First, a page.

A Hallmark Day on the Calendar of History

by Roger Alford

The best lines in President Obama’s speech last night were at the beginning:

It was nearly 10 years ago that a bright September day was darkened by the worst attack on the American people in our history. The images of 9/11 are seared into our national memory — hijacked planes cutting through a cloudless September sky; the Twin Towers collapsing to the ground; black smoke billowing up from the Pentagon; the wreckage of Flight 93 in Shanksville, Pennsylvania, where the actions of heroic citizens saved even more heartbreak and destruction.

And yet we know that the worst images are those that were unseen to the world. The empty seat at the dinner table. Children who were forced to grow up without their mother or their father. Parents who would never know the feeling of their child’s embrace. Nearly 3,000 citizens taken from us, leaving a gaping hole in our hearts.

On September 11, 2001, in our time of grief, the American people came together. We offered our neighbors a hand, and we offered the wounded our blood. We reaffirmed our ties to each other, and our love of community and country. On that day, no matter where we came from, what God we prayed to, or what race or ethnicity we were, we were united as one American family.

Try to remember where you were on September 11, 2001. I was in Geneva during the attack, sitting across the table from Iraqis at an oral argument before the United Nations Compensation Commission. It was several days before I could get back home. My flight on September 13, 2001 was one of the first transatlantic flights allowed after the terrorist attacks. As soon as I landed, I could feel it. There was a palpable sense of patriotism and unity. I had never felt anything like it in my life. Americans were truly one. It’s been 9 years, 7 months, and 21 days since that day.

Today we are closing a chapter in history. There are moments in history that should never be forgotten. February 1, 1979. November 9, 1989. September 11, 2001. May 2, 2011. We know that Bin Laden’s demise will not end the war on terror. But now we know how the war on terror will end.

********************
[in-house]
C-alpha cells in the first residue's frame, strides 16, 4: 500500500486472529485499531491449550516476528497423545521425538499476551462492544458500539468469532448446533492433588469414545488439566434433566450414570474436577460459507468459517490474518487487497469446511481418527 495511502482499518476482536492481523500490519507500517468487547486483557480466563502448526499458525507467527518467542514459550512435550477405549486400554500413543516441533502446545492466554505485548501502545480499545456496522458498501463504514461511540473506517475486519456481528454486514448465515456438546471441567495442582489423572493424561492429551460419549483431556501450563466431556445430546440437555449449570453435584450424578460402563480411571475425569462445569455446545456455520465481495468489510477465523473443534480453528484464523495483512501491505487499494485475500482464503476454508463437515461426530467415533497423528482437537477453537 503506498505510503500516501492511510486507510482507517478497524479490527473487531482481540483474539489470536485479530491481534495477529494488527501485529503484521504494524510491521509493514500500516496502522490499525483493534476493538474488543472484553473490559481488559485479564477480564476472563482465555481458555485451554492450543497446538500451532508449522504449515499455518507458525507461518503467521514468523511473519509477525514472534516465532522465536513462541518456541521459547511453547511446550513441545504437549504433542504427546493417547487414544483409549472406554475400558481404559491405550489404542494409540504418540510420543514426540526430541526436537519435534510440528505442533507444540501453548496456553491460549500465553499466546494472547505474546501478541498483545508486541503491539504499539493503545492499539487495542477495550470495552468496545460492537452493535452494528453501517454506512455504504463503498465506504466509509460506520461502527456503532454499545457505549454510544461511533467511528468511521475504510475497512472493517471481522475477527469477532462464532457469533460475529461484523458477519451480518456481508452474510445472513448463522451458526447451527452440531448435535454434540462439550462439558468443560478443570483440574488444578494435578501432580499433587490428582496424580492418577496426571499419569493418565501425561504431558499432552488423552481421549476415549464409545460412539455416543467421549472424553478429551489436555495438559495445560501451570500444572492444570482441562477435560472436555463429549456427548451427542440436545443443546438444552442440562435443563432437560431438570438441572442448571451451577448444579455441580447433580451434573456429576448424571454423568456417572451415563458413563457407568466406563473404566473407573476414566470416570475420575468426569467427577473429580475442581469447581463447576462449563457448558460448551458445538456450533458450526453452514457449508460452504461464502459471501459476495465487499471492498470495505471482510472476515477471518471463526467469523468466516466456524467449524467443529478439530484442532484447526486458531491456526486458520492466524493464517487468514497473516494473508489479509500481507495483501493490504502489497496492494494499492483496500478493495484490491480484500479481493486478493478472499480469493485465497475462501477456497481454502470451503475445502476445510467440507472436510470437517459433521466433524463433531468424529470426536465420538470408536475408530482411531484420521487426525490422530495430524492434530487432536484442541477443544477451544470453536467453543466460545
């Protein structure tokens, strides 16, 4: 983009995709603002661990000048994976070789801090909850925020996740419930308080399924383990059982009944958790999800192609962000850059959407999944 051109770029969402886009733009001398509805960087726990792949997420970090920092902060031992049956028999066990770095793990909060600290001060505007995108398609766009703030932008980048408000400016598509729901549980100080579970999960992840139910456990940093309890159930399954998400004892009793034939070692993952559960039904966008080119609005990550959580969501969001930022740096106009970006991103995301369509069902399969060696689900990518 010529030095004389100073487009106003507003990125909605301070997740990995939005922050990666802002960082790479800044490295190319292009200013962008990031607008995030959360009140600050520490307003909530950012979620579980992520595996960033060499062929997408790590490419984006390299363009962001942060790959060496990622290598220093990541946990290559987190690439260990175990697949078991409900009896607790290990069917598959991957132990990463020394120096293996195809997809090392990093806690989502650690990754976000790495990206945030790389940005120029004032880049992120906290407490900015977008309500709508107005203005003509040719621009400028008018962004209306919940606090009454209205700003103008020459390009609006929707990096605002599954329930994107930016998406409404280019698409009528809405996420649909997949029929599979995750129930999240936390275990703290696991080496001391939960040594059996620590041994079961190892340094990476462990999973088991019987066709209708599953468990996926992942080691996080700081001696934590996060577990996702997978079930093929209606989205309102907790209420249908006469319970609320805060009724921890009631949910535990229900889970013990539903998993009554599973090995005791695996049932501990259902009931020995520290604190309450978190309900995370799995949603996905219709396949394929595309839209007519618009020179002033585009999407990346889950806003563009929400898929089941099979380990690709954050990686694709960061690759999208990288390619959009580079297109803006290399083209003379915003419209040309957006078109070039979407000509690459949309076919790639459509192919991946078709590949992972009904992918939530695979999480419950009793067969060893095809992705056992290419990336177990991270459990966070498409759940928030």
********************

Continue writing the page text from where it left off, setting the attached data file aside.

The Middle East is in upheaval, and Bin Laden has long since lost his appeal. Tyranny and terrorism needed each other. Tyranny fuels the anger that gives rise to terrorism, and terrorism becomes a justification for continued tyranny.

We do not know what the new chapter in the Middle East will bring. Perhaps it will be like the velvet revolution of 1989, the brief Prague spring of 1968, or the tumultuous French revolution of 1848. What we do know is that the Middle East revolution of 2011 will not mirror the Iranian revolution of 1979. Bin Laden’s dream of a militant Islamic revolution is over. Today is the closing of a chapter in the Middle East. It’s the closing of a chapter in American history as well.

May 2, 2011 is a hallmark day on the calendar of history.

Guantanamo Interrogations Reportedly Led to Bin Laden

by Greg McNeal

Over at Lawfare Ben Wittes aks Will Bin Laden’s Death Reignite the Interrogation Debate? I think there is little doubt that it will.

Consider this recent post by Marc Thiessen over at The American Enterprise blog.  Thiessen writes:

“So Guantanamo detainees provided the key intelligence that allowed the CIA to track down bin Laden. But not just any Guantanamo detainees. It turns out the detainees in question were KSM and Abu Faraj al-Libi…Before coming to Gitmo, both were held by the CIA as part of the agency’s enhanced interrogation program, and provided the information that led to bin Laden’s death after undergoing interrogation by the CIA. In other words, the crowning achievement of Obama’s presidency came as a direct result of the CIA interrogation program he has denigrated and shut down.”

His source?  A New York Times report that notes:

As Obama administration officials described it, the real breakthrough came when they finally figured out the name and location of Bin Laden’s most trusted courier, whom the Qaeda chief appeared to rely on to maintain contacts with the outside world.

Detainees at the prison at Guantánamo Bay, Cuba, had given the courier’s pseudonym to American interrogators and said that the man was a protégé o Khalid Shaikh Mohammed, the confessed mastermind of the Sept. 11 attacks.

American intelligence officials said Sunday night that they finally learned the courier’s real name four years ago, but that it took another two years for them to learn the general region where he operated.

Cross posted at LawandTerrorism


Impact of OBL’s Demise

by Michael W. Lewis

It is interesting comparing this mornings posts. Ken’s sober, philosophical reflection on all that has gone on since 9/11, Kevin’s reflexive response to view events through a political lens, and Greg’s operationally-minded quest for figuring out “who’s next, and when will we get him?”